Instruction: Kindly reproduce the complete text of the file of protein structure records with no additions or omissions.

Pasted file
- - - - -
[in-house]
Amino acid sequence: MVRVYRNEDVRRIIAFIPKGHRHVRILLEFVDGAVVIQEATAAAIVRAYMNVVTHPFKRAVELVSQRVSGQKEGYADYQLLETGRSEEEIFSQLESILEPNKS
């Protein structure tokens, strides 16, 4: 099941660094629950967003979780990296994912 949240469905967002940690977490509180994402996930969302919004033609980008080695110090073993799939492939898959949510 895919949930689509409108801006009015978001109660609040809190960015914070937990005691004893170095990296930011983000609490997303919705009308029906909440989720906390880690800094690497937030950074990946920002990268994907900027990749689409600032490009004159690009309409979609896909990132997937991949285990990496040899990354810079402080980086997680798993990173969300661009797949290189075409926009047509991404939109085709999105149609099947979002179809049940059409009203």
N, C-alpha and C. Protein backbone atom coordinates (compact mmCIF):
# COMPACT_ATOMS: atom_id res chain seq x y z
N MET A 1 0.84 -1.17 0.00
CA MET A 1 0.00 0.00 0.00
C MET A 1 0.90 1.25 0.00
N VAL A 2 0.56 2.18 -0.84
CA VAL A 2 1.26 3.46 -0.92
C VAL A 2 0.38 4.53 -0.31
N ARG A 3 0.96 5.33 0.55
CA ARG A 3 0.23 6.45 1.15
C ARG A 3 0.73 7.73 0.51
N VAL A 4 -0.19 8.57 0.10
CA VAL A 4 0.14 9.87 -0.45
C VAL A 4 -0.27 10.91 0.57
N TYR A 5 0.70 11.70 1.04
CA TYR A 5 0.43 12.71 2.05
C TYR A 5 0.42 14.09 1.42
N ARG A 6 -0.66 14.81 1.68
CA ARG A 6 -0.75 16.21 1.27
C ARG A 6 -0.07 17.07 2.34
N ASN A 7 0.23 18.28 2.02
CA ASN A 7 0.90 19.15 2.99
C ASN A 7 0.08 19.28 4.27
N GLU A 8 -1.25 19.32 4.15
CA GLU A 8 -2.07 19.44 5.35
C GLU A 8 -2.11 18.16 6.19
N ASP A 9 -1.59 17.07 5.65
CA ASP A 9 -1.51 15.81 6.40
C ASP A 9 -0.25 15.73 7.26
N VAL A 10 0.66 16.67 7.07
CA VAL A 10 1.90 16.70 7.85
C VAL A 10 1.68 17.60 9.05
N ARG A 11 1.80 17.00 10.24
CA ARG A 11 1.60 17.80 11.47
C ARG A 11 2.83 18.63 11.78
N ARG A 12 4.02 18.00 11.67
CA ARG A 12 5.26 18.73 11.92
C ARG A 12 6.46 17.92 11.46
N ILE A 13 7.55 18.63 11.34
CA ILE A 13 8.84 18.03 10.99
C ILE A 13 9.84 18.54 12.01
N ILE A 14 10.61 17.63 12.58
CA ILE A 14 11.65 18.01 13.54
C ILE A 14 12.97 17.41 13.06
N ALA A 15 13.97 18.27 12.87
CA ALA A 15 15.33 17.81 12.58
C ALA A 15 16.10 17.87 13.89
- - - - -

[in-house]
Amino acid sequence: MVRVYRNEDVRRIIAFIPKGHRHVRILLEFVDGAVVIQEATAAAIVRAYMNVVTHPFKRAVELVSQRVSGQKEGYADYQLLETGRSEEEIFSQLESILEPNKS
């Protein structure tokens, strides 16, 4: 099941660094629950967003979780990296994912 949240469905967002940690977490509180994402996930969302919004033609980008080695110090073993799939492939898959949510 895919949930689509409108801006009015978001109660609040809190960015914070937990005691004893170095990296930011983000609490997303919705009308029906909440989720906390880690800094690497937030950074990946920002990268994907900027990749689409600032490009004159690009309409979609896909990132997937991949285990990496040899990354810079402080980086997680798993990173969300661009797949290189075409926009047509991404939109085709999105149609099947979002179809049940059409009203």
N, C-alpha and C. Protein backbone atom coordinates (compact mmCIF):
# COMPACT_ATOMS: atom_id res chain seq x y z
N MET A 1 0.84 -1.17 0.00
CA MET A 1 0.00 0.00 0.00
C MET A 1 0.90 1.25 0.00
N VAL A 2 0.56 2.18 -0.84
CA VAL A 2 1.26 3.46 -0.92
C VAL A 2 0.38 4.53 -0.31
N ARG A 3 0.96 5.33 0.55
CA ARG A 3 0.23 6.45 1.15
C ARG A 3 0.73 7.73 0.51
N VAL A 4 -0.19 8.57 0.10
CA VAL A 4 0.14 9.87 -0.45
C VAL A 4 -0.27 10.91 0.57
N TYR A 5 0.70 11.70 1.04
CA TYR A 5 0.43 12.71 2.05
C TYR A 5 0.42 14.09 1.42
N ARG A 6 -0.66 14.81 1.68
CA ARG A 6 -0.75 16.21 1.27
C ARG A 6 -0.07 17.07 2.34
N ASN A 7 0.23 18.28 2.02
CA ASN A 7 0.90 19.15 2.99
C ASN A 7 0.08 19.28 4.27
N GLU A 8 -1.25 19.32 4.15
CA GLU A 8 -2.07 19.44 5.35
C GLU A 8 -2.11 18.16 6.19
N ASP A 9 -1.59 17.07 5.65
CA ASP A 9 -1.51 15.81 6.40
C ASP A 9 -0.25 15.73 7.26
N VAL A 10 0.66 16.67 7.07
CA VAL A 10 1.90 16.70 7.85
C VAL A 10 1.68 17.60 9.05
N ARG A 11 1.80 17.00 10.24
CA ARG A 11 1.60 17.80 11.47
C ARG A 11 2.83 18.63 11.78
N ARG A 12 4.02 18.00 11.67
CA ARG A 12 5.26 18.73 11.92
C ARG A 12 6.46 17.92 11.46
N ILE A 13 7.55 18.63 11.34
CA ILE A 13 8.84 18.03 10.99
C ILE A 13 9.84 18.54 12.01
N ILE A 14 10.61 17.63 12.58
CA ILE A 14 11.65 18.01 13.54
C ILE A 14 12.97 17.41 13.06
N ALA A 15 13.97 18.27 12.87
CA ALA A 15 15.33 17.81 12.58
C ALA A 15 16.10 17.87 13.89